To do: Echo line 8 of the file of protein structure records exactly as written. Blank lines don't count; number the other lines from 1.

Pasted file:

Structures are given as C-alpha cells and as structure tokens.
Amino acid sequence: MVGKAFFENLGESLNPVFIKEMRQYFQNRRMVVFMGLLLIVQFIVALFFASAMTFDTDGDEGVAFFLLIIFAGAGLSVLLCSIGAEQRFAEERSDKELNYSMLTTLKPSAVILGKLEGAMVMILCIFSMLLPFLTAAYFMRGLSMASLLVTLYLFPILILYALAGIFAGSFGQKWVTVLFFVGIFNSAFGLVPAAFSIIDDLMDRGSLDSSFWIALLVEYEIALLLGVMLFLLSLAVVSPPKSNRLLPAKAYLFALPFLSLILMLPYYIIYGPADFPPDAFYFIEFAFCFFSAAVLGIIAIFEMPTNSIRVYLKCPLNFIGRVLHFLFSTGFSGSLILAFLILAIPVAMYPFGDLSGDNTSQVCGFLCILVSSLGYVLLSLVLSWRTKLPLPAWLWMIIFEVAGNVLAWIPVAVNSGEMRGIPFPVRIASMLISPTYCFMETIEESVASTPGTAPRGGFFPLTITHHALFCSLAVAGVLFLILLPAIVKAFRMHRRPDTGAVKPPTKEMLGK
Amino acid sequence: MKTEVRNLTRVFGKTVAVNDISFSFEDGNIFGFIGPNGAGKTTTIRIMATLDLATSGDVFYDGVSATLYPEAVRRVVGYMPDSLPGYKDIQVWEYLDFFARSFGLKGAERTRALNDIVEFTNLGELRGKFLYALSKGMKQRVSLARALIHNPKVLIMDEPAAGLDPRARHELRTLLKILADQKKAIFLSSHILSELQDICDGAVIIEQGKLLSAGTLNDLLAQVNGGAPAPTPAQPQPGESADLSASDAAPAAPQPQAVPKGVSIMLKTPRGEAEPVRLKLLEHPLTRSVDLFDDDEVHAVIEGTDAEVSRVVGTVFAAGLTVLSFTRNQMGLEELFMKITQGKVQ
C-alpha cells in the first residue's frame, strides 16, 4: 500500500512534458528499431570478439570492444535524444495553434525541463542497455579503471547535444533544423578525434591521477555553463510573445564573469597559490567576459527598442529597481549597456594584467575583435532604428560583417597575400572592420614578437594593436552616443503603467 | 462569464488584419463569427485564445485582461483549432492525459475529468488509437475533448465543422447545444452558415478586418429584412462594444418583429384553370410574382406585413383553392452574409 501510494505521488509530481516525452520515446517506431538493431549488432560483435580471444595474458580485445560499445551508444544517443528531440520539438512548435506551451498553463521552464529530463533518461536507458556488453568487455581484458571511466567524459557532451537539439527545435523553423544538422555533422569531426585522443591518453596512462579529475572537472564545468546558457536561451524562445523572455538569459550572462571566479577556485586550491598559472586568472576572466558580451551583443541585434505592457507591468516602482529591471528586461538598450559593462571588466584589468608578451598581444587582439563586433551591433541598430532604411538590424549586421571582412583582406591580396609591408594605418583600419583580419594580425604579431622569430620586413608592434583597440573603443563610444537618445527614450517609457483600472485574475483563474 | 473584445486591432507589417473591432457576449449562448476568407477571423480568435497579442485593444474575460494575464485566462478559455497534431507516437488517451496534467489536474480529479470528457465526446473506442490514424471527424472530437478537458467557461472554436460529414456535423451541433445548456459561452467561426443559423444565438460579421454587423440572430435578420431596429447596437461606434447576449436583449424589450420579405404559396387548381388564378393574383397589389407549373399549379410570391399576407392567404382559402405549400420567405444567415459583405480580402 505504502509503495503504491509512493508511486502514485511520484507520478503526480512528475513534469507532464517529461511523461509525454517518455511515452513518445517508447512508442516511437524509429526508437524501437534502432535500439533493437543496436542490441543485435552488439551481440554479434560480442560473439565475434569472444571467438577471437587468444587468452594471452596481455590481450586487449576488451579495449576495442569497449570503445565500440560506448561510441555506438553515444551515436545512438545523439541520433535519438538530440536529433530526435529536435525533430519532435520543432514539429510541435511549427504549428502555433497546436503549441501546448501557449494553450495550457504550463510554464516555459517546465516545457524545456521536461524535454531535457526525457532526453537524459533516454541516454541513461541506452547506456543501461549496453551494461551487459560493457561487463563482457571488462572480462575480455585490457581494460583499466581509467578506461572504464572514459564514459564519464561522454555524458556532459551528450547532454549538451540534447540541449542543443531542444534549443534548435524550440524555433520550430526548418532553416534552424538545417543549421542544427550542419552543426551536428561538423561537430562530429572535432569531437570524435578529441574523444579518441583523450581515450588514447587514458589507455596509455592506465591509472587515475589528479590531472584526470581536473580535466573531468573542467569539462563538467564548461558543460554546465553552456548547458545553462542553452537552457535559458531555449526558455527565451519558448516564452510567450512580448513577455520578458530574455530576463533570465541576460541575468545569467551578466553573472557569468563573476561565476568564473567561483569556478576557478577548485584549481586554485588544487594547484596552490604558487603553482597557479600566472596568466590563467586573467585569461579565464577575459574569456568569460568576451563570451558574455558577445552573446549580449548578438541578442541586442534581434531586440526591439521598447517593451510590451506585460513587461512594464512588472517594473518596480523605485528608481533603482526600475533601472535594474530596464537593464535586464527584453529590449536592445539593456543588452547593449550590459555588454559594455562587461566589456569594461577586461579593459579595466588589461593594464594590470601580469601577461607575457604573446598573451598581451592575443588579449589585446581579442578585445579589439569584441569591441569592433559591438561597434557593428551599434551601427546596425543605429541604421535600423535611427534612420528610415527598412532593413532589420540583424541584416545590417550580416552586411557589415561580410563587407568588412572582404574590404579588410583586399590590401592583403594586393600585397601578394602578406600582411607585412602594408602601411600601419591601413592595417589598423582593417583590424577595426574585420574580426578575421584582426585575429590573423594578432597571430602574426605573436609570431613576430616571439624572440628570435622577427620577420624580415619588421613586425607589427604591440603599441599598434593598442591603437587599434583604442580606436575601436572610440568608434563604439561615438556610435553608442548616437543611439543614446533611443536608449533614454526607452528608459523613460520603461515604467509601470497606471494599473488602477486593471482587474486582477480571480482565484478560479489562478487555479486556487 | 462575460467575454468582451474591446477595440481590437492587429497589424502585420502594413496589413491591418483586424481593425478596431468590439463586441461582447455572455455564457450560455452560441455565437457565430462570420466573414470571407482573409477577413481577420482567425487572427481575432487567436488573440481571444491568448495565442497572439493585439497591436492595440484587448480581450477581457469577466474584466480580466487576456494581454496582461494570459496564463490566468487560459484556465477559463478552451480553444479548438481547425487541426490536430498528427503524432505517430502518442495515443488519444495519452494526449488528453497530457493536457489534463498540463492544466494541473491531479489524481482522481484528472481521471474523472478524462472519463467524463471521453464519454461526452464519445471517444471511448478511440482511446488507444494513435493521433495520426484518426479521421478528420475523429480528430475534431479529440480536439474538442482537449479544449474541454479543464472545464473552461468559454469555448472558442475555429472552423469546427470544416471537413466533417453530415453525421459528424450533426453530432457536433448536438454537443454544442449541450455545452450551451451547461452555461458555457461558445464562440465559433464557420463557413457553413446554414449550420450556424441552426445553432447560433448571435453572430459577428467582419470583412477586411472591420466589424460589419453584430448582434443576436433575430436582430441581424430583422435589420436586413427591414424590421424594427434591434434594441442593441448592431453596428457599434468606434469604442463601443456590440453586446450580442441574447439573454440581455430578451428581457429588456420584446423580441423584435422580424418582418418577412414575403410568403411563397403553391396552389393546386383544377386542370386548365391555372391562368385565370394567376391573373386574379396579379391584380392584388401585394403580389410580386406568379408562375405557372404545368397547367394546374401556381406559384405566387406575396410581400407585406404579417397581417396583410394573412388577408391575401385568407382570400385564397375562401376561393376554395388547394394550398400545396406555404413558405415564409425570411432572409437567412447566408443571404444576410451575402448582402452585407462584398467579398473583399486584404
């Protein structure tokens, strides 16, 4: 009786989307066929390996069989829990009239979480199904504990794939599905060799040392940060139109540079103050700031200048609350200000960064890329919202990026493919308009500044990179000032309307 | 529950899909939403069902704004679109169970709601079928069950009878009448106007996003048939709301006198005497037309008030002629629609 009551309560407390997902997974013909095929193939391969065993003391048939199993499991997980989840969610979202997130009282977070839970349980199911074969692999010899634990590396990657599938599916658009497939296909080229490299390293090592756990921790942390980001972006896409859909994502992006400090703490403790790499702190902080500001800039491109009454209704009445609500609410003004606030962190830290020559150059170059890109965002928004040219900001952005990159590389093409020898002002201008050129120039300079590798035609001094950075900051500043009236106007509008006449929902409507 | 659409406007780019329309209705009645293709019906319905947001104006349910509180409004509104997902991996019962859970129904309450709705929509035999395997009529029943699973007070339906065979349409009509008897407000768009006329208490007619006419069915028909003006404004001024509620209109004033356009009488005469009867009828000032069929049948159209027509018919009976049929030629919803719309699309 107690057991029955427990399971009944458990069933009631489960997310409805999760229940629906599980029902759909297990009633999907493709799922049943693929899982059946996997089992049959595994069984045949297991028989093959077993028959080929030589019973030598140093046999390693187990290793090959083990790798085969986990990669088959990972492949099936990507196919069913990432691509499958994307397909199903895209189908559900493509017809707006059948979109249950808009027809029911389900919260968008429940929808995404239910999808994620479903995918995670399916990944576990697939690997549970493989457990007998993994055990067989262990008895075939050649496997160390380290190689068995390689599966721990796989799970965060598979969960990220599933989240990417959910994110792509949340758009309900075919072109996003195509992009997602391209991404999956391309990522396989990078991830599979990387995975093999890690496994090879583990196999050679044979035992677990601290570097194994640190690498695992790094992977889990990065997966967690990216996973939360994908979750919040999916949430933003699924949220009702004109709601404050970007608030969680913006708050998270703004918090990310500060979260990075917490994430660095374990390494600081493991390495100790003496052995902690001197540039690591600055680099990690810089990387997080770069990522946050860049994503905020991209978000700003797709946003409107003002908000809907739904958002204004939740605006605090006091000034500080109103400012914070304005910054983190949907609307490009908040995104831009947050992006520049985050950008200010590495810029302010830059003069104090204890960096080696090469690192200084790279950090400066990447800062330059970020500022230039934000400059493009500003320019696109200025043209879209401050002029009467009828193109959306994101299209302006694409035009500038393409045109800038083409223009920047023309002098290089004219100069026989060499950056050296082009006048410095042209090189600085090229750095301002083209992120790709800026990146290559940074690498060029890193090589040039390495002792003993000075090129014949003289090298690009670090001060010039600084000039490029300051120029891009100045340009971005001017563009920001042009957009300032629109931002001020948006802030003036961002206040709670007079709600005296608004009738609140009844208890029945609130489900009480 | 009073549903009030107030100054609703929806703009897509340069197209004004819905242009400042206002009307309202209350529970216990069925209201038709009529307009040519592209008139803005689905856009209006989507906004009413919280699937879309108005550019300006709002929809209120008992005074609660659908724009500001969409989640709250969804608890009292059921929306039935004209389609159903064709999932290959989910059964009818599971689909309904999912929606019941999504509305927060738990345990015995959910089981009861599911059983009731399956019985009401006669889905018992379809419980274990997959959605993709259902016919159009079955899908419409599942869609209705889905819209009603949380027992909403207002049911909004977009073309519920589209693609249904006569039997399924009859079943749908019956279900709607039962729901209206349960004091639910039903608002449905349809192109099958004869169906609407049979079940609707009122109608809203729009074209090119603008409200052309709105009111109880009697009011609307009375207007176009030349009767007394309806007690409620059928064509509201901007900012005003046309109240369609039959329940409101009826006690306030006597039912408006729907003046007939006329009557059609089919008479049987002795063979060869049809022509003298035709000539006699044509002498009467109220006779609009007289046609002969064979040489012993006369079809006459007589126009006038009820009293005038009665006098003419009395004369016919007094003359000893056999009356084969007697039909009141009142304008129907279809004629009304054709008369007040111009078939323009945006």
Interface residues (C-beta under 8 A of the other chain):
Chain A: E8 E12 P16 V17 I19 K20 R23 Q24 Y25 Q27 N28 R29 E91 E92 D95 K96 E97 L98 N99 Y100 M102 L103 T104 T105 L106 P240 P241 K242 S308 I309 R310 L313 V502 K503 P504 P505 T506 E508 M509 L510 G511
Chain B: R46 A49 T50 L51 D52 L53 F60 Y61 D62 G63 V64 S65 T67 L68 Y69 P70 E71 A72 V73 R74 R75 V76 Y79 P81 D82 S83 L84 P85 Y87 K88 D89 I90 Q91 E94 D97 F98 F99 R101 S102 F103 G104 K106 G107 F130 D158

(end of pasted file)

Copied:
Chain B: R46 A49 T50 L51 D52 L53 F60 Y61 D62 G63 V64 S65 T67 L68 Y69 P70 E71 A72 V73 R74 R75 V76 Y79 P81 D82 S83 L84 P85 Y87 K88 D89 I90 Q91 E94 D97 F98 F99 R101 S102 F103 G104 K106 G107 F130 D158